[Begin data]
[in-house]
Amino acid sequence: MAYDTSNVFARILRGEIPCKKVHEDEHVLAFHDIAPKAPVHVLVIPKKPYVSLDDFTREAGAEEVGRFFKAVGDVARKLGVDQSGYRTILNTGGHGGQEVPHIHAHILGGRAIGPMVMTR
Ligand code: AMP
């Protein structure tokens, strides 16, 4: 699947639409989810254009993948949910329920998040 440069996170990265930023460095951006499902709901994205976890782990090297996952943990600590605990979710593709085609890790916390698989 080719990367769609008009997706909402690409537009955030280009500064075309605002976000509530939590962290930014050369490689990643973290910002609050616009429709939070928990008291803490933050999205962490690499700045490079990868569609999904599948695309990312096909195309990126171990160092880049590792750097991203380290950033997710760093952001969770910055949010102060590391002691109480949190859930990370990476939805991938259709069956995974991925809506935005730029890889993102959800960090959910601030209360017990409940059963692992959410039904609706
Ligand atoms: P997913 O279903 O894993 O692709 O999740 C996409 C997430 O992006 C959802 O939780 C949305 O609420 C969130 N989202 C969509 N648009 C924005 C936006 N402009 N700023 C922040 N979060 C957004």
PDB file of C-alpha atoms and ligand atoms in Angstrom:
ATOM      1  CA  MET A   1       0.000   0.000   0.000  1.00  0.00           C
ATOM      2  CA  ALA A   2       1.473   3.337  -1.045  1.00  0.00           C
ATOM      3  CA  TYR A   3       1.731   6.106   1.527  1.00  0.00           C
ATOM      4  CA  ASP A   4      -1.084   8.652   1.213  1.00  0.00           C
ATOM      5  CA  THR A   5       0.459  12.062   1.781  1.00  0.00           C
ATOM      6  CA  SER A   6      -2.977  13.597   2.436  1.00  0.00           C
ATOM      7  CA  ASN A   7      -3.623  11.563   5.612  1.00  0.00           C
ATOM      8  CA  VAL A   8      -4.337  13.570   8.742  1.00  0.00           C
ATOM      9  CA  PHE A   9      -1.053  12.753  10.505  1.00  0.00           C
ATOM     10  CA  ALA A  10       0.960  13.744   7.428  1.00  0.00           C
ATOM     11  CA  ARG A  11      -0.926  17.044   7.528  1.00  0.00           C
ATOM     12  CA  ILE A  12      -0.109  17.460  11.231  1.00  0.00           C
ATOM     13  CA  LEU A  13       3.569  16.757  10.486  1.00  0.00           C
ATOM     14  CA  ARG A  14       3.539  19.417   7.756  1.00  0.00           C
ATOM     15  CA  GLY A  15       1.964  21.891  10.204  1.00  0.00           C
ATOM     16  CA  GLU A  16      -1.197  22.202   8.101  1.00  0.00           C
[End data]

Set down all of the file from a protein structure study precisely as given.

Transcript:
[in-house]
Amino acid sequence: MAYDTSNVFARILRGEIPCKKVHEDEHVLAFHDIAPKAPVHVLVIPKKPYVSLDDFTREAGAEEVGRFFKAVGDVARKLGVDQSGYRTILNTGGHGGQEVPHIHAHILGGRAIGPMVMTR
Ligand code: AMP
């Protein structure tokens, strides 16, 4: 699947639409989810254009993948949910329920998040 440069996170990265930023460095951006499902709901994205976890782990090297996952943990600590605990979710593709085609890790916390698989 080719990367769609008009997706909402690409537009955030280009500064075309605002976000509530939590962290930014050369490689990643973290910002609050616009429709939070928990008291803490933050999205962490690499700045490079990868569609999904599948695309990312096909195309990126171990160092880049590792750097991203380290950033997710760093952001969770910055949010102060590391002691109480949190859930990370990476939805991938259709069956995974991925809506935005730029890889993102959800960090959910601030209360017990409940059963692992959410039904609706
Ligand atoms: P997913 O279903 O894993 O692709 O999740 C996409 C997430 O992006 C959802 O939780 C949305 O609420 C969130 N989202 C969509 N648009 C924005 C936006 N402009 N700023 C922040 N979060 C957004």
PDB file of C-alpha atoms and ligand atoms in Angstrom:
ATOM      1  CA  MET A   1       0.000   0.000   0.000  1.00  0.00           C
ATOM      2  CA  ALA A   2       1.473   3.337  -1.045  1.00  0.00           C
ATOM      3  CA  TYR A   3       1.731   6.106   1.527  1.00  0.00           C
ATOM      4  CA  ASP A   4      -1.084   8.652   1.213  1.00  0.00           C
ATOM      5  CA  THR A   5       0.459  12.062   1.781  1.00  0.00           C
ATOM      6  CA  SER A   6      -2.977  13.597   2.436  1.00  0.00           C
ATOM      7  CA  ASN A   7      -3.623  11.563   5.612  1.00  0.00           C
ATOM      8  CA  VAL A   8      -4.337  13.570   8.742  1.00  0.00           C
ATOM      9  CA  PHE A   9      -1.053  12.753  10.505  1.00  0.00           C
ATOM     10  CA  ALA A  10       0.960  13.744   7.428  1.00  0.00           C
ATOM     11  CA  ARG A  11      -0.926  17.044   7.528  1.00  0.00           C
ATOM     12  CA  ILE A  12      -0.109  17.460  11.231  1.00  0.00           C
ATOM     13  CA  LEU A  13       3.569  16.757  10.486  1.00  0.00           C
ATOM     14  CA  ARG A  14       3.539  19.417   7.756  1.00  0.00           C
ATOM     15  CA  GLY A  15       1.964  21.891  10.204  1.00  0.00           C
ATOM     16  CA  GLU A  16      -1.197  22.202   8.101  1.00  0.00           C